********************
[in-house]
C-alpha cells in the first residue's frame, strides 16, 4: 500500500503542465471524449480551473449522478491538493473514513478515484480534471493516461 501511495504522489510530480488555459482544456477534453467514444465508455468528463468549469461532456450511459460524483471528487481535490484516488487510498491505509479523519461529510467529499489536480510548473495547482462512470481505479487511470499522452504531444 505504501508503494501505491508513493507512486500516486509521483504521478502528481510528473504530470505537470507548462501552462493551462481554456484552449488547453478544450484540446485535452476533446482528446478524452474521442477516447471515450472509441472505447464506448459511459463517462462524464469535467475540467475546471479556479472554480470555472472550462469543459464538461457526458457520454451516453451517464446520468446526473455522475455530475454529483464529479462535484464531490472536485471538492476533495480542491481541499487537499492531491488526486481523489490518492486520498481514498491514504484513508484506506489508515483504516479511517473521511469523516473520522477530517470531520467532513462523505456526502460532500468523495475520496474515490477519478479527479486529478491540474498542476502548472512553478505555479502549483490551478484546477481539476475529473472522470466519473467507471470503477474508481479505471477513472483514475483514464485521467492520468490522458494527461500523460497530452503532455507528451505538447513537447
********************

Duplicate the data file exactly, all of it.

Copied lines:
[in-house]
C-alpha cells in the first residue's frame, strides 16, 4: 500500500503542465471524449480551473449522478491538493473514513478515484480534471493516461 501511495504522489510530480488555459482544456477534453467514444465508455468528463468549469461532456450511459460524483471528487481535490484516488487510498491505509479523519461529510467529499489536480510548473495547482462512470481505479487511470499522452504531444 505504501508503494501505491508513493507512486500516486509521483504521478502528481510528473504530470505537470507548462501552462493551462481554456484552449488547453478544450484540446485535452476533446482528446478524452474521442477516447471515450472509441472505447464506448459511459463517462462524464469535467475540467475546471479556479472554480470555472472550462469543459464538461457526458457520454451516453451517464446520468446526473455522475455530475454529483464529479462535484464531490472536485471538492476533495480542491481541499487537499492531491488526486481523489490518492486520498481514498491514504484513508484506506489508515483504516479511517473521511469523516473520522477530517470531520467532513462523505456526502460532500468523495475520496474515490477519478479527479486529478491540474498542476502548472512553478505555479502549483490551478484546477481539476475529473472522470466519473467507471470503477474508481479505471477513472483514475483514464485521467492520468490522458494527461500523460497530452503532455507528451505538447513537447